I love Fruita, and I love the riding there. But apparently 1:30 in the afternoon is too late to go for a bike ride if you're not into becoming a bleached animal carcass on the side of the Kokopelli Trail.
My friend Anna and me, in the very hot shade underneath a 500-year-old tree that's probably sick of being in the sun for so long.
Out of the hot desert and finally up and over Independence Pass to Breckenridge, because Montana had to do that race and stuff. We're staying in a condo with 11 other middle-aged mountain bikers who are also in the race. One of them thought it would be brilliant to trudge up a mountain two days before it started. We got really tired and saw a family of mountain goats. Boyfriend's report about it here.
Good stuff. Everyone was really sore and bitchy for the next two days. 

Then the race started, and good times were had by all, especially on the second day.

Watch more video of 2012 Breck Epic Stage Race on

I've been running around the trails in Breck and attempting to help out at aid stations, but on the hypothermia day I stood in the rain at the finish line with coffee and a warm sweater for Montana so he wouldn't die. That hot tub is a quite literally a life saver.

In a few days the race will be over and we'll have to leave Colorado and drive all the way back to Ohio. I'm a little sad about that. But I'm drowning in testosterone here, and I can't wait to be reunited with my lovely cross country ladies.

Friday, August 3, 2012

kind of a long drive...

So it turns out that Vermont isn't exactly on the way to Colorado. Still, the extra few hours of driving were definitely worth it. Vermont was lovely. We spent two days exploring the trails around Stowe and eating Ben & Jerry's. Montana even got a chance to wear his banana suit and get rowdy at the Single Speed USA ride. I was a little sad that I sold my single speed, but I don't really think I'm up for a 25-mile ride on steep, rooty Vermont trails with beer at the aid stations instead of water.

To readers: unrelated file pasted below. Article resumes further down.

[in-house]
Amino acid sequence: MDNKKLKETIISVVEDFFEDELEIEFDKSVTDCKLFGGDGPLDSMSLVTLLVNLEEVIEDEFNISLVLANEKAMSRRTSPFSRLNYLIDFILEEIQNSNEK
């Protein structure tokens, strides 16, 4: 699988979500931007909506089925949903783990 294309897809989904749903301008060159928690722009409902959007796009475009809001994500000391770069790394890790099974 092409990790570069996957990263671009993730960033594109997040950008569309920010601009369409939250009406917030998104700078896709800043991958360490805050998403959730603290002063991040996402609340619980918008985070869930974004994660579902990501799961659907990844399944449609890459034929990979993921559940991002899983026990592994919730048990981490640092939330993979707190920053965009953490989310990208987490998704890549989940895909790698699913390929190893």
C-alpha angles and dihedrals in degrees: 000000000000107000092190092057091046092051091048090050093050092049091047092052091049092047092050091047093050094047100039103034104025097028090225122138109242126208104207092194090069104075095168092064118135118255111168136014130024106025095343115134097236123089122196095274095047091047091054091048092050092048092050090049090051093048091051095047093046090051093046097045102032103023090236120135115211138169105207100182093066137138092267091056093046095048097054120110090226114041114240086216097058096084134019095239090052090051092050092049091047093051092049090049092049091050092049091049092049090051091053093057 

The next morning we headed out to Burlington, up to the Canadian border, down through the Adirondacks, and across the Midwest. I'd never been further north than Lake Erie, so I hardly knew those mountains existed. New England was lovely and cool, with rivers and mountains on par with New Zealand scenery. 
But in a few hours the mountains were over, and the Midwest reared its ugly, flat head. We drove through the night to Ohio and stopped for a couple hours at another friend's house. When we hit the road again we managed to get outside of St. Louis before crawling back into our sleeping bags for the night in an empty parking lot.

In the morning we found out that the air conditioning in the truck wasn't doing too well. That is, it wasn't working at all. We were in for 12 hours of flat, dusty hell. Halfway through blazing Kansas we had to stop and soak ourselves with an emergency water pump at a rest stop. 
Finally a storm rolled over the plains as we crossed the Colorado border. The air cooled off and the wind funneled into the cab, sluffing off the Kansas dust and drying the sweat beading on our foreheads. We turned a corner as the front ranges spike up in front of the setting sun.
Sam's haven of pro mountain biking was only half an hour away in Boulder. Thank God. I really needed a shower.